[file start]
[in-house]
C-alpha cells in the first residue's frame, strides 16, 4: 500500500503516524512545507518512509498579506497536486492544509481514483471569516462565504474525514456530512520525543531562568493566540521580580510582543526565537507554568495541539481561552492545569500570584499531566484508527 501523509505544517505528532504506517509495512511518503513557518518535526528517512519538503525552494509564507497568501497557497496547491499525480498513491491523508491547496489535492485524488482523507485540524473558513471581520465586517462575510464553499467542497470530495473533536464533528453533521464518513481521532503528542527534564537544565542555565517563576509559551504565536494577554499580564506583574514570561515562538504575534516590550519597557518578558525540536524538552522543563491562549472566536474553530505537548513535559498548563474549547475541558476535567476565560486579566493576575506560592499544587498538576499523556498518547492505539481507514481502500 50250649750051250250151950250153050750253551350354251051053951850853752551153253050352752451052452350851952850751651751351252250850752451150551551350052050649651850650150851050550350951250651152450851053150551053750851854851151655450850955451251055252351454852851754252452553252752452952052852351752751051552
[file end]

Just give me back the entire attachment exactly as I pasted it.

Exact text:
[in-house]
C-alpha cells in the first residue's frame, strides 16, 4: 500500500503516524512545507518512509498579506497536486492544509481514483471569516462565504474525514456530512520525543531562568493566540521580580510582543526565537507554568495541539481561552492545569500570584499531566484508527 501523509505544517505528532504506517509495512511518503513557518518535526528517512519538503525552494509564507497568501497557497496547491499525480498513491491523508491547496489535492485524488482523507485540524473558513471581520465586517462575510464553499467542497470530495473533536464533528453533521464518513481521532503528542527534564537544565542555565517563576509559551504565536494577554499580564506583574514570561515562538504575534516590550519597557518578558525540536524538552522543563491562549472566536474553530505537548513535559498548563474549547475541558476535567476565560486579566493576575506560592499544587498538576499523556498518547492505539481507514481502500 50250649750051250250151950250153050750253551350354251051053951850853752551153253050352752451052452350851952850751651751351252250850752451150551551350052050649651850650150851050550350951250651152450851053150551053750851854851151655450850955451251055252351454852851754252452553252752452952052852351752751051552